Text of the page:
'What travelling to Cambodia taught me about the immeasurable value of teachers.'

I’m embarrassed to admit that it wasn’t until I travelled to Phnom Penh, Cambodia, that I learnt about the history of what had happened there.

Genocide. Unimaginable brutality. A devastating attempt to re-start history at ‘Year Zero,’ and destroy religion, education, and the acquisition of wealth through a radical communist policy.

The Khmer Rouge, led by Pol Pot, were in power from 1975-1979, and were responsible for the deaths of over two million people. They had wanted to create a “master race” through social engineering, who would work on farms and become self-sufficient. This meant executing enemies of the state – anyone who was educated, or even appeared educated, by wearing glasses or speaking a foreign language. Being educated was terrifying to the regime. These were the people they anticipated would challenge the ideas of the Khmer Rouge, and ultimately stage a revolution.

Now, 40 years later, Cambodia has had to rebuild itself from the ground up. And education is more important than ever.

Watch: What Mamamia learnt in Cambodia. Post continues after video.

I travelled to Cambodia as part of Mamamia’s partnership with Room to Read – a non-profit organisation that aims to transform the lives of children through literacy and gender equality in education.

Mamamia currently funds 100 girls in school every day, with a view to increasing that to 1000 girls. Travelling to Cambodia was an opportunity to see the impact of what we’ve been able to do as an organisation to support girls’ education.

Immediately, it became clear that the girls we were meeting are fighting for their rights every single minute of every single day. Having an Indian heritage, I always thought that I was aware of and understood the harsh realities of poverty in developing nations. However, it wasn’t until I visited a primary and high school in Kampong Cham that I realised how poverty and lack of opportunities spreads into every single aspect of these children’s lives.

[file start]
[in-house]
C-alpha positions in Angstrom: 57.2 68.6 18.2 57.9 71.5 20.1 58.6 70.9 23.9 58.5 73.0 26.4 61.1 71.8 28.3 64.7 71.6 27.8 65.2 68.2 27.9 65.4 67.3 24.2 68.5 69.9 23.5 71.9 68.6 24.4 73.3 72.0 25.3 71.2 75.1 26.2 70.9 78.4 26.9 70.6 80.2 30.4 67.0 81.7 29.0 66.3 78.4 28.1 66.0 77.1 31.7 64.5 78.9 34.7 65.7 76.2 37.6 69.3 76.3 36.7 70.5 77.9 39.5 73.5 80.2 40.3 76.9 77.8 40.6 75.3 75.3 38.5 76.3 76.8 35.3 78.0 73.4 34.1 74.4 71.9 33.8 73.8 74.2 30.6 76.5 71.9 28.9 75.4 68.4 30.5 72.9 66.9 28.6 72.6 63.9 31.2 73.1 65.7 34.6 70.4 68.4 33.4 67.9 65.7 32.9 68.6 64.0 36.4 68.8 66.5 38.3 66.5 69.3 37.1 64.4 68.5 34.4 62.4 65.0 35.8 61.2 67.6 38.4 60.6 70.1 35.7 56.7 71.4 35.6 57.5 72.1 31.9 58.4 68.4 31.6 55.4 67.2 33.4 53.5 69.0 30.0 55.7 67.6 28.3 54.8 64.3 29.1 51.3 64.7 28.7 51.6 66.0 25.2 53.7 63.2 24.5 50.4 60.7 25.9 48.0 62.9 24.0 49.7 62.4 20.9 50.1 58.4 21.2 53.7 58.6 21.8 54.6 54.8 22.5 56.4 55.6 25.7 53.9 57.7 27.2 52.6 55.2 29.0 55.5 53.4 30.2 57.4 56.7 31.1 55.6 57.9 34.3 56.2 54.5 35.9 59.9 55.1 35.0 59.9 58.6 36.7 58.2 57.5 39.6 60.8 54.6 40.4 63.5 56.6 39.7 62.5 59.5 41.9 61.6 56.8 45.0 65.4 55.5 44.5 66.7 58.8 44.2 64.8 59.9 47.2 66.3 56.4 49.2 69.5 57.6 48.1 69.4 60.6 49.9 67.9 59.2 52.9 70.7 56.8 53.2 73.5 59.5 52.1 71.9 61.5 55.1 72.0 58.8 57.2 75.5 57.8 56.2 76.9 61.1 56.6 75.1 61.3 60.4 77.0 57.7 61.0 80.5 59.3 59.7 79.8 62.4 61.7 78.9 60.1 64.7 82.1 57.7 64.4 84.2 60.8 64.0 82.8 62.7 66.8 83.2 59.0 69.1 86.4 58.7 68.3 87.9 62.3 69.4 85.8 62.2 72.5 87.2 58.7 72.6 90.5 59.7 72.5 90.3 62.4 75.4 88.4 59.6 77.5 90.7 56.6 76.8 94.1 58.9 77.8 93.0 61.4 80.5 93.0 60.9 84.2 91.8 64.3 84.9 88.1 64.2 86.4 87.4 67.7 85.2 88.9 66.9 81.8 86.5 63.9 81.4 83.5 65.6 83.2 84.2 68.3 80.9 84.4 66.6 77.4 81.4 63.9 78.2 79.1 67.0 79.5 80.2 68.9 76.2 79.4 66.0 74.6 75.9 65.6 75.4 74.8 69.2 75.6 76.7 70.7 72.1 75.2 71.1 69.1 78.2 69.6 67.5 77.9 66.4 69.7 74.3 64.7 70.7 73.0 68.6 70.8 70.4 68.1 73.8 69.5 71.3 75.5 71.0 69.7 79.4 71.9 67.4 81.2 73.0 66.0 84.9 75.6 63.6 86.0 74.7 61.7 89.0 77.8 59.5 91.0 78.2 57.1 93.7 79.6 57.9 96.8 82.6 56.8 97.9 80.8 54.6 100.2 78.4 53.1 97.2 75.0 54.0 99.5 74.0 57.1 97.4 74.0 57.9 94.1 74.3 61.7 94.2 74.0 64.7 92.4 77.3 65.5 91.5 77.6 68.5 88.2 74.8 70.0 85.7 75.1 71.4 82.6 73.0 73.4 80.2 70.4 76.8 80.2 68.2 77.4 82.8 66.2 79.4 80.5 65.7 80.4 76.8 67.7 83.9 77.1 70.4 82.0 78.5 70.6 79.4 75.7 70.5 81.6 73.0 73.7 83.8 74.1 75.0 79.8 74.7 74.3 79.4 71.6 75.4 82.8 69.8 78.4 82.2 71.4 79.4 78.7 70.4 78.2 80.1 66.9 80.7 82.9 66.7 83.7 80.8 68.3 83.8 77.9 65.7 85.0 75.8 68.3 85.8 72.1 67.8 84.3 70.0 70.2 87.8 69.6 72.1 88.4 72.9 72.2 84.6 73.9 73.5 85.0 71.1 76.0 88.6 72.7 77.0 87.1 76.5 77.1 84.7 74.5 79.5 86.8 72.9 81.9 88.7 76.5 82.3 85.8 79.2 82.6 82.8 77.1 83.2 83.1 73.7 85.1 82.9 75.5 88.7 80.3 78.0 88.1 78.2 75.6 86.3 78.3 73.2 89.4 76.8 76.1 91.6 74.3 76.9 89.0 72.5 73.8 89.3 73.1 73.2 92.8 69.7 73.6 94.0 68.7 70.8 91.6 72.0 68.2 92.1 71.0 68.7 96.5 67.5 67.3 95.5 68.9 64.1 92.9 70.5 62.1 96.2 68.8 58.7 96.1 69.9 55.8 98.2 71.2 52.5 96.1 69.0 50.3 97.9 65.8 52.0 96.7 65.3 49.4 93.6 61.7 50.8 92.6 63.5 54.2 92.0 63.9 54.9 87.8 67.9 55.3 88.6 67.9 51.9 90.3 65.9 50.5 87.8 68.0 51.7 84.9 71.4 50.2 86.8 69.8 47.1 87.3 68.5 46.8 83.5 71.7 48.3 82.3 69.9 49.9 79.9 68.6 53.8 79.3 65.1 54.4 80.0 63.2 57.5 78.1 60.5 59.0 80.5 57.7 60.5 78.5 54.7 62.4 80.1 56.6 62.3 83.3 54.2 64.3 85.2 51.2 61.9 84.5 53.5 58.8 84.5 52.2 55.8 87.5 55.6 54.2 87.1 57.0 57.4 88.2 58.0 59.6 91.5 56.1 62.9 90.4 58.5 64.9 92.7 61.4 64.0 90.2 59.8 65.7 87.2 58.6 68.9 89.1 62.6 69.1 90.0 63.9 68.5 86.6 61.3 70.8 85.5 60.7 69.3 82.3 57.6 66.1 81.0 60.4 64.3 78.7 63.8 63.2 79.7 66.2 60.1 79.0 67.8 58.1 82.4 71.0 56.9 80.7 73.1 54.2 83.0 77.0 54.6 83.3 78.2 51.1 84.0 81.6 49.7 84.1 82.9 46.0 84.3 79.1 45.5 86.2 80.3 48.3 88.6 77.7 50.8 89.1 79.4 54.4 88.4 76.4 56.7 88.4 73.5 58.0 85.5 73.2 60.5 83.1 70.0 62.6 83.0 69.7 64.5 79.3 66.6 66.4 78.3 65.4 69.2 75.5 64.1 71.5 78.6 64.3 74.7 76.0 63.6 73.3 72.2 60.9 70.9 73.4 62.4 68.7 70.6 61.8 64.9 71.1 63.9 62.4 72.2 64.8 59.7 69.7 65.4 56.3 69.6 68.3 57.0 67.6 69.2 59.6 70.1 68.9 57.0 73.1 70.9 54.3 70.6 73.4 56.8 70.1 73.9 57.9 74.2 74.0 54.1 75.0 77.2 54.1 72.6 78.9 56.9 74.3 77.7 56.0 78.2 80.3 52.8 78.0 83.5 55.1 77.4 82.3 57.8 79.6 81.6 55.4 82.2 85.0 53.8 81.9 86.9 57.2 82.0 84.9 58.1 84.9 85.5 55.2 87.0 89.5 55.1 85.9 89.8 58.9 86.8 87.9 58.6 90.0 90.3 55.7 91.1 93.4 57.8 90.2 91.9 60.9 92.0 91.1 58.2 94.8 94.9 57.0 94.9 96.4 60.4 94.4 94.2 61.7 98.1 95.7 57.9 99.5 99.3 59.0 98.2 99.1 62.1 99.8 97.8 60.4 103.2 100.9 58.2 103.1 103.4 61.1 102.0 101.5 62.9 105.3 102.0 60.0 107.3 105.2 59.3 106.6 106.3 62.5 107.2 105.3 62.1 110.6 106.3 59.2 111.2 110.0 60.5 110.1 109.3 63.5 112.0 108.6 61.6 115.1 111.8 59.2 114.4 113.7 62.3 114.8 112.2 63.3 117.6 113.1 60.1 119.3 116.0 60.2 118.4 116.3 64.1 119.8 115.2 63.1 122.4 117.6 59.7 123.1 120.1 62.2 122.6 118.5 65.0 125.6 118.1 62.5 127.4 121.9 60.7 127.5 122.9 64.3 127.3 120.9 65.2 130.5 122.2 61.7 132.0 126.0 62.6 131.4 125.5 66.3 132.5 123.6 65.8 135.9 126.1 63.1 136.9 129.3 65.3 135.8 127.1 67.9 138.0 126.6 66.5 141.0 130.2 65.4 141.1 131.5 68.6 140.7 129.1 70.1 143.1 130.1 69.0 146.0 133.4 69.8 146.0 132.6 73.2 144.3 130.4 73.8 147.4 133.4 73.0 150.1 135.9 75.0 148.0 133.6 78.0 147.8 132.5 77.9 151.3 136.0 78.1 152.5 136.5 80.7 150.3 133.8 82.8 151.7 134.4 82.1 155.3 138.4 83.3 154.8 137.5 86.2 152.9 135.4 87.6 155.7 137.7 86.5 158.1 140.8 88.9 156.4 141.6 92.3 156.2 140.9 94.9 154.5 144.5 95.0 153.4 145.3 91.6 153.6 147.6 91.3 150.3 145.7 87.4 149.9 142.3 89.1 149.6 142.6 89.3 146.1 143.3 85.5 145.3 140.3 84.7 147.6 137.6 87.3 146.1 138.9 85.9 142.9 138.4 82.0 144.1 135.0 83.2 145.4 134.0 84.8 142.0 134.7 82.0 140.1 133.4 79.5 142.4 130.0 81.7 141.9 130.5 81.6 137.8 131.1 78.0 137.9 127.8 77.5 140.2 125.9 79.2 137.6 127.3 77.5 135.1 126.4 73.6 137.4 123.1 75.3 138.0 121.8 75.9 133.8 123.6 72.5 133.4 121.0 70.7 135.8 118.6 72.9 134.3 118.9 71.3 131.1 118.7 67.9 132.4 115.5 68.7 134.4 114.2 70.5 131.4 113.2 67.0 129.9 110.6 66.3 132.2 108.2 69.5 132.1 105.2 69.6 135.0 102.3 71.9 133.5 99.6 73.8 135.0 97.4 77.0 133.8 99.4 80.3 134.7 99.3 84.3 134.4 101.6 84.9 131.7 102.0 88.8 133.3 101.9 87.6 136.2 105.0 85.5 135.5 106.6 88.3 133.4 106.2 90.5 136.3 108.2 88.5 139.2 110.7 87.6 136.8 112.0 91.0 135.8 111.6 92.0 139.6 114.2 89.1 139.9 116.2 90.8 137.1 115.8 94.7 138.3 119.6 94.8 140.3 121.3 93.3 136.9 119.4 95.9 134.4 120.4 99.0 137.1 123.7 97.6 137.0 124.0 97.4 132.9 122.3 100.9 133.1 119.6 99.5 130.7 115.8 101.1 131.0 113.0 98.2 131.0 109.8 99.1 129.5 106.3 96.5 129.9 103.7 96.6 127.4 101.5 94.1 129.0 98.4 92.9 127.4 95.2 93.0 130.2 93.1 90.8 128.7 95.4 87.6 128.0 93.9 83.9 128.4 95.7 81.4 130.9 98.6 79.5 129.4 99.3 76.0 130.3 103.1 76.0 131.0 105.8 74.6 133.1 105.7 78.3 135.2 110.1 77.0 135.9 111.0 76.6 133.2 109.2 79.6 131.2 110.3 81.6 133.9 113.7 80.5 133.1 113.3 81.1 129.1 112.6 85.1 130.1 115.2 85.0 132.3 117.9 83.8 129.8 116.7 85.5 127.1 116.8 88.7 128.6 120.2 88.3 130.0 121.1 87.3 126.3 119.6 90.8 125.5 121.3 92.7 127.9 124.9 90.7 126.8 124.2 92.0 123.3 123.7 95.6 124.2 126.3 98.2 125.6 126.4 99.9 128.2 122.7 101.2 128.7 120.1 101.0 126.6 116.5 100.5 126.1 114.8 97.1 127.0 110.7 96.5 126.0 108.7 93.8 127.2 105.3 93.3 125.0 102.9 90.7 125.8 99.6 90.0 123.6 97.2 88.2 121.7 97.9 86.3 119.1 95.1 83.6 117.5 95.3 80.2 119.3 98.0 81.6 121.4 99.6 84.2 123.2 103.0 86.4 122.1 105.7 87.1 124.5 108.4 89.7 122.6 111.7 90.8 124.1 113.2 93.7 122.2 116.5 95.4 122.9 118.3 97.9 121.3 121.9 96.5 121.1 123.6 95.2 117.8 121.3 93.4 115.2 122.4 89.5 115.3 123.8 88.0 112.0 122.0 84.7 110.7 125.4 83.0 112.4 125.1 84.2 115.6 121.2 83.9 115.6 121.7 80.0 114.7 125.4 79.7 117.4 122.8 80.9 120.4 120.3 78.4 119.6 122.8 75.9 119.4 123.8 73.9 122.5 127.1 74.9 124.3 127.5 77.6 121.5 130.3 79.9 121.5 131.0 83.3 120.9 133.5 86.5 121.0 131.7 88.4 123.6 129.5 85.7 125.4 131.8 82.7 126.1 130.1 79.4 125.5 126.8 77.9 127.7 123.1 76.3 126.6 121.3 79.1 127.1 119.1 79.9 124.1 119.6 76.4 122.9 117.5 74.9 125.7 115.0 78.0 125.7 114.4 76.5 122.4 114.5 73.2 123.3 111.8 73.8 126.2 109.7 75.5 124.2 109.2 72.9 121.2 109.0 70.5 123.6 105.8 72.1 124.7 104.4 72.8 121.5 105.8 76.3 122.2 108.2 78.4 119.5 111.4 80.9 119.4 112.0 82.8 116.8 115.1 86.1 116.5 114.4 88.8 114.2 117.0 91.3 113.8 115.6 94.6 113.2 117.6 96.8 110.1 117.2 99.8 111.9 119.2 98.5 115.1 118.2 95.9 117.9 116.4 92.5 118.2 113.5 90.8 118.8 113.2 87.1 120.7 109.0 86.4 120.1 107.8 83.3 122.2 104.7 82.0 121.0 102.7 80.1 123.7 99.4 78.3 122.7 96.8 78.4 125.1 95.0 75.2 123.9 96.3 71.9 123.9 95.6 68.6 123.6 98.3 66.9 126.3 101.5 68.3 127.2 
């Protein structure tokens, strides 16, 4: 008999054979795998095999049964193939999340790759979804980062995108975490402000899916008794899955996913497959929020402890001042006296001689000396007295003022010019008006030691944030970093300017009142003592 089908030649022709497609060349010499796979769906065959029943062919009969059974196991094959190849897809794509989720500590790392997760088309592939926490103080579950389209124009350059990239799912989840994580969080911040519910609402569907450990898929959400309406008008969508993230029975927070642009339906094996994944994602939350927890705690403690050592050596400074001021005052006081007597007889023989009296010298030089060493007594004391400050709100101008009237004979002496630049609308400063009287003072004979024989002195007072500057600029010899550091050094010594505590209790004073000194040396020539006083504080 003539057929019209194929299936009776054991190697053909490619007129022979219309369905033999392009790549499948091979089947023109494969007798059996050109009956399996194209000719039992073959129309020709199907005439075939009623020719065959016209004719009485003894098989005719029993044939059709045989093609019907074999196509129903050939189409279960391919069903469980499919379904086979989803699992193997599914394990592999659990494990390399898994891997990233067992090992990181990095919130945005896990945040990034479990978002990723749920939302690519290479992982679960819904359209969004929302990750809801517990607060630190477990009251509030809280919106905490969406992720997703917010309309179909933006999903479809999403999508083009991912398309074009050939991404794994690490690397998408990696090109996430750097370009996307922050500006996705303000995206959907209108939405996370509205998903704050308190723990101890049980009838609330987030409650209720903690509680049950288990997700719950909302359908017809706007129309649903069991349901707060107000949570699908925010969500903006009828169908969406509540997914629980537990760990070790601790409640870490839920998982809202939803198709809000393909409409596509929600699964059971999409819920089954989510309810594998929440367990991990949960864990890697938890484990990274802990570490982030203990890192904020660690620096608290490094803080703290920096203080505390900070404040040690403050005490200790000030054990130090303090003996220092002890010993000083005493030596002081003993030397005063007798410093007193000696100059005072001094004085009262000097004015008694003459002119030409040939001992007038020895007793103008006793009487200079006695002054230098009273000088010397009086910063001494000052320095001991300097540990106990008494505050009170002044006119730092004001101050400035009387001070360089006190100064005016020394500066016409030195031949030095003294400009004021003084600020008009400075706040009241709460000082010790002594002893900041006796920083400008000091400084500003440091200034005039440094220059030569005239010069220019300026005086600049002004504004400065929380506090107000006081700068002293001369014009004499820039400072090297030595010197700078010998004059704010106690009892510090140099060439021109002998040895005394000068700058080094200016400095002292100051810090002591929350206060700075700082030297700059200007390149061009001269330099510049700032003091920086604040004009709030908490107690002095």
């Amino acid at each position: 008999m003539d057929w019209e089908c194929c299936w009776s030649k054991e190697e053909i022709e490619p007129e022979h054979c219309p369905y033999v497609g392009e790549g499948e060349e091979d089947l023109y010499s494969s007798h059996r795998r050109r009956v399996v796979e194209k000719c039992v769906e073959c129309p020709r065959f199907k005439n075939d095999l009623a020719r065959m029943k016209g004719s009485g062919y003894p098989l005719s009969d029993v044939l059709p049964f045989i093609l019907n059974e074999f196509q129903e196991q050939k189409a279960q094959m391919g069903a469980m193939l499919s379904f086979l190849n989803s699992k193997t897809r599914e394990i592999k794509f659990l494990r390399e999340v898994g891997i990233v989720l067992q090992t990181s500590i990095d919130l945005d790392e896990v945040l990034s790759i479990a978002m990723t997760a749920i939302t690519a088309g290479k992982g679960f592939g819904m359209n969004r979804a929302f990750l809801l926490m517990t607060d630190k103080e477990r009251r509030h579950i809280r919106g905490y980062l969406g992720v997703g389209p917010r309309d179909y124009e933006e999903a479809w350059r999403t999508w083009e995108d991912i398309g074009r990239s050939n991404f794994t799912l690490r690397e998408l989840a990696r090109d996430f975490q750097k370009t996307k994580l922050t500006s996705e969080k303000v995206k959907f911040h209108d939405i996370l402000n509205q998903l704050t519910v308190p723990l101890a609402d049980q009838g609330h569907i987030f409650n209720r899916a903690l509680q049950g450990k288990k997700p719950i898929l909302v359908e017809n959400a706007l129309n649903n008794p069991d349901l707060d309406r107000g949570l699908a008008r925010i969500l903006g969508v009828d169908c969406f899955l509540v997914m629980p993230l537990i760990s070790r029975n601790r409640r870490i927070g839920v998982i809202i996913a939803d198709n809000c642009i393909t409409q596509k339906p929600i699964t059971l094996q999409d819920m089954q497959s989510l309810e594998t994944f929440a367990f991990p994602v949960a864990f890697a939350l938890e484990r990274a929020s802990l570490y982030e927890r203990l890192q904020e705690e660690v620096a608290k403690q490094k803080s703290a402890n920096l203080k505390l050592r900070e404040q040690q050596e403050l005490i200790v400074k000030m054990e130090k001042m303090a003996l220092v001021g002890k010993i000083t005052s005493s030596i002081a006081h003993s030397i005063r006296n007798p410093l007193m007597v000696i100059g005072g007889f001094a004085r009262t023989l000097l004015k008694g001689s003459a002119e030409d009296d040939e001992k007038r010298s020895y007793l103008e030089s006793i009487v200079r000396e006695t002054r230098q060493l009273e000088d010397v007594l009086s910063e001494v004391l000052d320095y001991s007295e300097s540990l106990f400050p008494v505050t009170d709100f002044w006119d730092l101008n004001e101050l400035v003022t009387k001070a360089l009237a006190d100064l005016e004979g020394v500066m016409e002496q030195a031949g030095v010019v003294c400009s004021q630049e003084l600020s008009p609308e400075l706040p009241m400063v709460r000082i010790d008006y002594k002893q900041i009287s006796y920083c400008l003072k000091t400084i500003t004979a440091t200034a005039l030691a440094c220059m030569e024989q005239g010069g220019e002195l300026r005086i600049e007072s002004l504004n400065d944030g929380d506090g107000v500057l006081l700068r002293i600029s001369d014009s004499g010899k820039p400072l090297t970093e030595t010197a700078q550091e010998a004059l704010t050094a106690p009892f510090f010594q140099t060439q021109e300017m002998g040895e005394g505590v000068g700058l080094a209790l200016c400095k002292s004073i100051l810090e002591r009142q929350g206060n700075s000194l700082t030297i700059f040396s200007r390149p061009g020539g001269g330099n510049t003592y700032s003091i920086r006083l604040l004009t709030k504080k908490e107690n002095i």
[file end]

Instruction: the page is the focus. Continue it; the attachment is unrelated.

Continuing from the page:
I also saw, in an entirely new light, the immeasurable value of educators.

I watched as the teachers in these classrooms – with stark differences from the classrooms I was educated in – taught these girls not only how to read and write, but how to think. How to argue. How to live a good life.

Image supplied.

One day, a Year 10 class had a debate around the topic 'Success comes from the individual'. The girls were so passionate, and although the debate was in their native language of Khmer, I could hear and sense the strength of their arguments. I knew straight away that I would definitely not be able to get up and argue a topic like that at my age now, let alone doing it at 16.

Another day, I sat in on a primary school class where we learnt to write Khmer. The topic was how to incorporate a vowel into a word. I couldn't keep up with the other kids, and the little boy who sat near me showed me that he had already done his homework for the next class.

Then there were the life skills classes. These girls learn everything from how to brush their teeth to how to speak your mind.

I spoke to a few of the Room to Read guides, and they told me they wished they had life skills when they were in school because when it came to things like feminine hygiene, they had no idea when they were growing up. When they got their period they were terrified because they didn't know what was happening to them.

Image supplied.

What was particularly heartening was that when we asked students what they wanted to be when they grew up, they stated very 'well known' professions such as doctors, engineers, professors - and teachers. So many of them wanted to be teachers. It's one of the most respected jobs in Cambodia, because they've watched how it changes lives.

When a teacher asks a question in a classroom in Cambodia, every student puts their hand up.

Because education is something you have to fight for.

In the rural areas of Cambodia, a women’s education doesn’t hold any value to their families. A family is more likely to send the male members to school as they rely on the females to stay home to cook, clean, look after the household and marry early. The Girls' Education Program within Room to Read aims to overcome these barriers, ultimately allowing girls and women to advocate for the decisions that are best for their futures.

Image supplied.

It's teachers that make this freedom possible.

The people who sit patiently and help a child to read. The people who start classroom discussions, ask questions, and tell stories. The people who open children's minds by providing them with the skills to question, to argue, to understand, and to communicate.

Teachers in many places and in many different ways do this every single day.

And it - quite literally - has the power to change the world.

Mamamia currently funds 100 girls in school, every single day. You can read more about our partnership here. You can also donate to Room to Read here, or find out more at their website.

00:00 / ???